John Gabriel Stedman, View of the Camp at the Java Creek, Narrative, of a five years’ expedition, against the revolted Negroes of Surinam, 1796.
This exhibit of images of Caribbean flora, fauna, and landscapes, draws from five well-known European texts about Caribbean natural history: Richard Ligon’s A True and Exact History of the Island of Barbadoes (1657), James Grangier's The Sugar-Cane. A Poem (1764), Peter Kalm’s Travels into North America (1773), Bryan Edwards’ The History, Civil and Commercial, of the British colonies in the West Indies (1793), and John Gabriel Stedman’s Narrative of a Five Years Expedition Against the Revolted Negroes of Surinam (1796). Each of these authors came to the Caribbean with aims of enrichment and advancement. The European view of the Caribbean is, as these images showed, often couched in very scientific terms, but embedded in commercial and imperial aims.
Despite the way in which many of these images present themselves as scientific and authoritative, it is worth noting that capitalist and military aims shape the vision of these authors. In Commercial Visions: Science, Trade, and Visual Culture in the Dutch Golden Age, historian Dániel Margócsy explores how viewers engaged with images of scientific material, and how these images aimed to transform the Caribbean into a world made up of commodities available for European consumption. In short, a commercial ambition fundamentally shaped the representation of the natural world in the Caribbean (Margócsy 2014). For instance, the Royal Swedish Academy funded the trip of Peter Kalm, author of Travels into North America, in an attempt to evaluate what the new world had to offer Sweden commercially (“American Journeys Background on Travels into North America”). We also have Richard Ligon’s True and Exact History of the island of Barbadoes from 1657, which acts more as a manual for how to produce, and profit from, sugarcane plantations on the island, rather than as a record of the island’s natural history.
Many of the texts and images featured in this exhibit originate in the late 18th century, following the “Scientific Revolution” in Europe and leading into the period of Romanticism. We see in these images both the aim to produce scientific knowledge, as well as the romantic lens of the “Caribbean picturesque,” as described by historian Krista A. Thompson (Thompson 2006). Given rapidly increasing curiosity about the new world in Europe, as well as public interest in scientific and romantic ideas, many of these texts went into wide circulation and influenced how people viewed the Caribbean. At the same time, engraving tools became more widely available, and printers included increasingly detailed images of natural history. These new new detailed images suggested further accuracy of scientific knowledge; however, even if the engravings featured a more literal likeness to the objects at hand, their accuracy is debatable-- they were not drawn in the service of truth, but were rather designed to appeal to a European audience.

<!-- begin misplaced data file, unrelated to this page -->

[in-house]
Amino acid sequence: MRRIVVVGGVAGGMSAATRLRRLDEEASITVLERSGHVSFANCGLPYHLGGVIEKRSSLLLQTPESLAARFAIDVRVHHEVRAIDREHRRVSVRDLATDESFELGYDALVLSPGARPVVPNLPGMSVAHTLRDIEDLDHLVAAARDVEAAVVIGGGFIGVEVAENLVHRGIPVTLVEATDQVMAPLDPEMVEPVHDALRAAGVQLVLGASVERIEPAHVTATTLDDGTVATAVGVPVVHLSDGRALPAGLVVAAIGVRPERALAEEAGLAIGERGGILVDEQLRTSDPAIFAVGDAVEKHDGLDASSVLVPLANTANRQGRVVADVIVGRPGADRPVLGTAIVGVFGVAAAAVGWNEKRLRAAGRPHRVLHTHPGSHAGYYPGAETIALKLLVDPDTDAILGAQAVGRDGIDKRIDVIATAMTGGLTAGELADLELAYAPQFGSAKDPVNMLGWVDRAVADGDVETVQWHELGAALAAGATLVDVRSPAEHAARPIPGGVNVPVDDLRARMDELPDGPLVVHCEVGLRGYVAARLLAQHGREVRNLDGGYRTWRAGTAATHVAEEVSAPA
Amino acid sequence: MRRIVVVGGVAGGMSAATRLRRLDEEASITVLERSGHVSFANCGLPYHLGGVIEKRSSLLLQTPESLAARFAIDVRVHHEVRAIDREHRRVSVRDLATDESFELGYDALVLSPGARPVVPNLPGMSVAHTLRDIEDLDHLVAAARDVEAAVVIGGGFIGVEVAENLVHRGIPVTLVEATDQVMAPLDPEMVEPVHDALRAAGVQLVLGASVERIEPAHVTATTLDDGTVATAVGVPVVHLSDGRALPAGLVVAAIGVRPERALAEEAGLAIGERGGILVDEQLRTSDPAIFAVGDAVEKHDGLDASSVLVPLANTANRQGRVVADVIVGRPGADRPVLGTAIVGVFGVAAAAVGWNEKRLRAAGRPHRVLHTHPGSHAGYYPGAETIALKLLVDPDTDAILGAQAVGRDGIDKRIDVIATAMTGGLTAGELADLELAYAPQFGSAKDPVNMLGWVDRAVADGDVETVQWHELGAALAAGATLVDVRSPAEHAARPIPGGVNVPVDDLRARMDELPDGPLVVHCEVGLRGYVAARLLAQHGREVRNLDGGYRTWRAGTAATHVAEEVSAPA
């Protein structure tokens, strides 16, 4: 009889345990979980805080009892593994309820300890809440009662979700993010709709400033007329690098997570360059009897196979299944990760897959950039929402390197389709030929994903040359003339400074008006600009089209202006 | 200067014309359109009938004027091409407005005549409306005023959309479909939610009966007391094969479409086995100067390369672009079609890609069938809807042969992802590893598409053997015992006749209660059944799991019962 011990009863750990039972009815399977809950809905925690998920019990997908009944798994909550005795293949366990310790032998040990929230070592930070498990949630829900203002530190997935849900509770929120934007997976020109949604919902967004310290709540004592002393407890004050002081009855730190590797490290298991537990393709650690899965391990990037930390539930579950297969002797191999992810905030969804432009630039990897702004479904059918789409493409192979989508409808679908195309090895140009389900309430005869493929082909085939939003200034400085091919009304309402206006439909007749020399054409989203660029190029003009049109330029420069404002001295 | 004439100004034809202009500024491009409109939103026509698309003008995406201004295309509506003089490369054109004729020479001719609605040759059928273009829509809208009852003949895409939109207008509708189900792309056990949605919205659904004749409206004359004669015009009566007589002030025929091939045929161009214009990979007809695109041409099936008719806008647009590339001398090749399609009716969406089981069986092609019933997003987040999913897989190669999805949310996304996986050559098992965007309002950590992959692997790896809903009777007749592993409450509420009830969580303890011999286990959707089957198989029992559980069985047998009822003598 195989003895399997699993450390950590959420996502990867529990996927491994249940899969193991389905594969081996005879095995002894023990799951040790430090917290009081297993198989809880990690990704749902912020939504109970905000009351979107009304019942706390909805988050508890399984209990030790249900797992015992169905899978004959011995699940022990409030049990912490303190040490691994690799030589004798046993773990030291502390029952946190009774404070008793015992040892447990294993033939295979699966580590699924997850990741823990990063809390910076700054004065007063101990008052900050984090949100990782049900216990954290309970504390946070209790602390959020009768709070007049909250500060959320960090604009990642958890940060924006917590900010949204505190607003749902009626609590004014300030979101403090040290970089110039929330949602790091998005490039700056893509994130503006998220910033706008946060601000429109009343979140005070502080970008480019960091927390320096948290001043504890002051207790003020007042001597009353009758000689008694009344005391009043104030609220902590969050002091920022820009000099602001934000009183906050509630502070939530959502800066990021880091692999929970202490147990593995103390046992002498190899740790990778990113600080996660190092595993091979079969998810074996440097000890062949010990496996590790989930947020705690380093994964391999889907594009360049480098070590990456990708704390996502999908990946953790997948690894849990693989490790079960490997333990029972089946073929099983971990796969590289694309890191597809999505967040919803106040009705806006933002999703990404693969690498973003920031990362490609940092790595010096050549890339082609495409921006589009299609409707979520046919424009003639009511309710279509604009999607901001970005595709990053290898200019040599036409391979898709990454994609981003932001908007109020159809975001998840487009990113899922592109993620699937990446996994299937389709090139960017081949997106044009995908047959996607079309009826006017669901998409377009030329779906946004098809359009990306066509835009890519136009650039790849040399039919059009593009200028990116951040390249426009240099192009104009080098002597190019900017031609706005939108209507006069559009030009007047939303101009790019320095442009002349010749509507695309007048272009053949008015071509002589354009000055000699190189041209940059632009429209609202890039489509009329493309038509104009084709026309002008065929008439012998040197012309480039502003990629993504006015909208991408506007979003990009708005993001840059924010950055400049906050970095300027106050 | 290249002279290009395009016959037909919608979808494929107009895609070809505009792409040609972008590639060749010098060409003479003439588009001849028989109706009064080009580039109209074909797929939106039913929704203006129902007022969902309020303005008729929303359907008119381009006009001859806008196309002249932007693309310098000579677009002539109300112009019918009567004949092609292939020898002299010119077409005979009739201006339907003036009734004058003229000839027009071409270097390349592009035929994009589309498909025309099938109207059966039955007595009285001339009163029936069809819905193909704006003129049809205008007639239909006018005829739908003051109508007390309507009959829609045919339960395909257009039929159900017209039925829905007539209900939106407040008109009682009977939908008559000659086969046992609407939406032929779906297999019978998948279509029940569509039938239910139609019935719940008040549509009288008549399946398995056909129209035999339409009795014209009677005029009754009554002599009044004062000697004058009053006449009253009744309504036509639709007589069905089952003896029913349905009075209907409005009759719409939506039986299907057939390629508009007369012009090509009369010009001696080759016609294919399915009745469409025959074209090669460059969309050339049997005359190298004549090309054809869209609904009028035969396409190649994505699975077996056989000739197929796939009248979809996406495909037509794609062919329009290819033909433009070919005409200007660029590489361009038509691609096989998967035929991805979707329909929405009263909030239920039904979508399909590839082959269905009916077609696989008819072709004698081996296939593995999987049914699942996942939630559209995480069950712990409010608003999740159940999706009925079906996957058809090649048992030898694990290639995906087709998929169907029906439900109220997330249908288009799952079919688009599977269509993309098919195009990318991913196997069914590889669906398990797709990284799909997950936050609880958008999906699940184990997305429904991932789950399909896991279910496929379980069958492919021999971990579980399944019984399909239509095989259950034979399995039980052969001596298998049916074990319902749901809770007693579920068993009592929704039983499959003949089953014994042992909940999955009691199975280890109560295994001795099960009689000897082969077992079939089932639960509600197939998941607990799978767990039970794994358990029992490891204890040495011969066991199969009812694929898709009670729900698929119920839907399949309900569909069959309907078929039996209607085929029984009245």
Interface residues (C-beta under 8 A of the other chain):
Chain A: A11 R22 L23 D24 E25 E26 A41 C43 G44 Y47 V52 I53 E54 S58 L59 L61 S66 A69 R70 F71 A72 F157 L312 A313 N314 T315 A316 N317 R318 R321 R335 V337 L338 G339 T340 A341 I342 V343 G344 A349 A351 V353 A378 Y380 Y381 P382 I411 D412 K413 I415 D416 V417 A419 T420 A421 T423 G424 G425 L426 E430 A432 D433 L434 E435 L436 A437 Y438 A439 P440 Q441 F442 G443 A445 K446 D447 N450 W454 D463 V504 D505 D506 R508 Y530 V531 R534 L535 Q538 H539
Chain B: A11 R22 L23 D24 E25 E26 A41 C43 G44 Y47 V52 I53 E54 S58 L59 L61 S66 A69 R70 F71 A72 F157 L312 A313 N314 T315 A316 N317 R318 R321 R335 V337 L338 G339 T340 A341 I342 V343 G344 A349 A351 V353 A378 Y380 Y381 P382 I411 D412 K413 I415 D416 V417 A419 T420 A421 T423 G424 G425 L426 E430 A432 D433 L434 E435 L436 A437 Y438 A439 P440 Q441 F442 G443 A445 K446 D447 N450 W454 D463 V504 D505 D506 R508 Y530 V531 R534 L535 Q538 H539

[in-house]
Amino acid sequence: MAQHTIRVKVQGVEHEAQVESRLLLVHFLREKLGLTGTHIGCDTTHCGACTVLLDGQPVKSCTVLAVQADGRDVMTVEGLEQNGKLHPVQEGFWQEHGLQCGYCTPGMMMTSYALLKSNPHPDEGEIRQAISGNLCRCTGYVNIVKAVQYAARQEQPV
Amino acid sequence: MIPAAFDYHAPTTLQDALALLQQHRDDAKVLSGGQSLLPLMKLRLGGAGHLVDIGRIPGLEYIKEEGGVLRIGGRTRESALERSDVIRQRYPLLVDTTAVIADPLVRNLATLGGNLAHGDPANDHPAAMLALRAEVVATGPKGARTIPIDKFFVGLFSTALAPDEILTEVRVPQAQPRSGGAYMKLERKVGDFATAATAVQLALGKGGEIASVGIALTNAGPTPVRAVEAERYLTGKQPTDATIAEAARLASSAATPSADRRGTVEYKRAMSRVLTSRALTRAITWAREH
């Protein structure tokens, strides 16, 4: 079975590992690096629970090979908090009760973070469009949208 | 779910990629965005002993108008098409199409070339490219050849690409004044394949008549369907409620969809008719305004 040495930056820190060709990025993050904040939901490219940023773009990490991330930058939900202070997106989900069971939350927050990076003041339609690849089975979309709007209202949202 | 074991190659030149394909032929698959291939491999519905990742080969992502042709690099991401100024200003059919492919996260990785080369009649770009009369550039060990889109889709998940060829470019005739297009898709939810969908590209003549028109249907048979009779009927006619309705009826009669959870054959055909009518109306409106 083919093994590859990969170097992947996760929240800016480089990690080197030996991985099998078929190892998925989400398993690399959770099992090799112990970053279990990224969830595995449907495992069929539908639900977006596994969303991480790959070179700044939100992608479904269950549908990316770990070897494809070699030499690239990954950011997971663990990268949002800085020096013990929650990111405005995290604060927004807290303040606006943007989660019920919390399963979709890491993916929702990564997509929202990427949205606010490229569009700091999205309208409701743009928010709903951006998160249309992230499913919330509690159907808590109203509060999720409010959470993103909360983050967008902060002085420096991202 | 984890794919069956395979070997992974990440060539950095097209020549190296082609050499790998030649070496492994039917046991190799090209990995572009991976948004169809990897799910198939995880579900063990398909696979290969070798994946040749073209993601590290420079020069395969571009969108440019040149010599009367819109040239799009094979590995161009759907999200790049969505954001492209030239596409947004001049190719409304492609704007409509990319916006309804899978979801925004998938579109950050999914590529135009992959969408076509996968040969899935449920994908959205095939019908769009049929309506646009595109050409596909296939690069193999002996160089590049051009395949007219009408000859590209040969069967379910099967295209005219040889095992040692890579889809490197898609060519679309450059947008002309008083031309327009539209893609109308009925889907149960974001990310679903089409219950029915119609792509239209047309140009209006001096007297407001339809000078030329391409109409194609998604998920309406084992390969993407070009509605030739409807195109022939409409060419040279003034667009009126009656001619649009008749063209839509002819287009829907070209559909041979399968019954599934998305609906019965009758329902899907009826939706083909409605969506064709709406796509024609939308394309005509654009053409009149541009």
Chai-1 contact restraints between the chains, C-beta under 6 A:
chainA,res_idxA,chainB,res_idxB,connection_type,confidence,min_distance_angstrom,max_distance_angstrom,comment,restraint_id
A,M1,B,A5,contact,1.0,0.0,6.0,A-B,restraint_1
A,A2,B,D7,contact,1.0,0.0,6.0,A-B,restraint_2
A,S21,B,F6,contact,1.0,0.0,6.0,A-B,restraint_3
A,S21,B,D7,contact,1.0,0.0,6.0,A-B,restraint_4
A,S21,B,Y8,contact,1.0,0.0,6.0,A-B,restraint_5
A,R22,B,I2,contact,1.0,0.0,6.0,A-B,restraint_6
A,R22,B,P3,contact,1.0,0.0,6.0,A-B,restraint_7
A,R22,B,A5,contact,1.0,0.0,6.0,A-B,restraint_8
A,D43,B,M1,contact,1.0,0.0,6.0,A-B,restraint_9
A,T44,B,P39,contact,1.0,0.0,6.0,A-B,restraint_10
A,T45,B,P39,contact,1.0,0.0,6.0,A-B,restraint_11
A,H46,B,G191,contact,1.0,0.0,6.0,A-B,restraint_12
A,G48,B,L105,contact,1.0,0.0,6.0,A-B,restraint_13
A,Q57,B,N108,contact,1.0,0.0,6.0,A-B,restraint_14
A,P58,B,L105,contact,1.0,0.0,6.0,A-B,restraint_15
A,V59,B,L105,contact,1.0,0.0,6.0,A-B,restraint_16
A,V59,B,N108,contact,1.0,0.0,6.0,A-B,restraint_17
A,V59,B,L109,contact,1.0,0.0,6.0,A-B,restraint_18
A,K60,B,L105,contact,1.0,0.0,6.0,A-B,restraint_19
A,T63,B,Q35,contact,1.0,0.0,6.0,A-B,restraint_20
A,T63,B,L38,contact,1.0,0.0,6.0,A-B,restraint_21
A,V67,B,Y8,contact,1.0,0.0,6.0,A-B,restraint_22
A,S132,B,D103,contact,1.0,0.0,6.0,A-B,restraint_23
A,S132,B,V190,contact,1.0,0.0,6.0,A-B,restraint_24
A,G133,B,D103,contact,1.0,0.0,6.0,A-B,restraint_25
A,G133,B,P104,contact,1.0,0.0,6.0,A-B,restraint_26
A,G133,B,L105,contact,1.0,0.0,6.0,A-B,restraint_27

As visual sociologist Luc Pauwels, editor and co-author of Visual Cultures of Science: Rethinking Representational Practices in Knowledge Building and Science Communication, claims, “There is no state where things are perceived in an uncolored and unbiased form.” He argues that “visualization of science” is constructed to aid the progression of science and culture, rather than produce true and objective information (Pauwels 2005 viii). Although many of the images were literally presented as being “true” and “exact,” contemporary research suggests otherwise. In their drawings, paintings, and engravings, European colonizers put forth a claim for the islands (and their resources) while also framing their natural histories as newly discovered, and presented the information as wholly original knowledge– making an intellectual claim for the flora and fauna of the lands, which had been known to the indigenous people for generations. Although image-making may lack the material weight of military or legal claims to land and people, it has similar substantive effects. The ideal of omniscient scientific knowledge --one often implicitly advanced in the angle of vision of these images-- is not only impossible, but is itself a technology of empire, one aimed at acquisition. The "scientific knowledge" at stake in these images is thus deeply shaped by European culture and imperial aims.
One of the missions of the Early Caribbean Digital Archive is to call attention to how these texts constructed this information. The ECDA’s work is a part of the larger discussion on how students, academics, and other thinkers can reevaluate how they use and understand archival materials and how they can better use them their own work. In this exhibit, we highlight several items from our archive and think of ways to ‘remix’ the information that it provides. We invite you to take different angles of vision on these images than those that their earliest authors may have intended.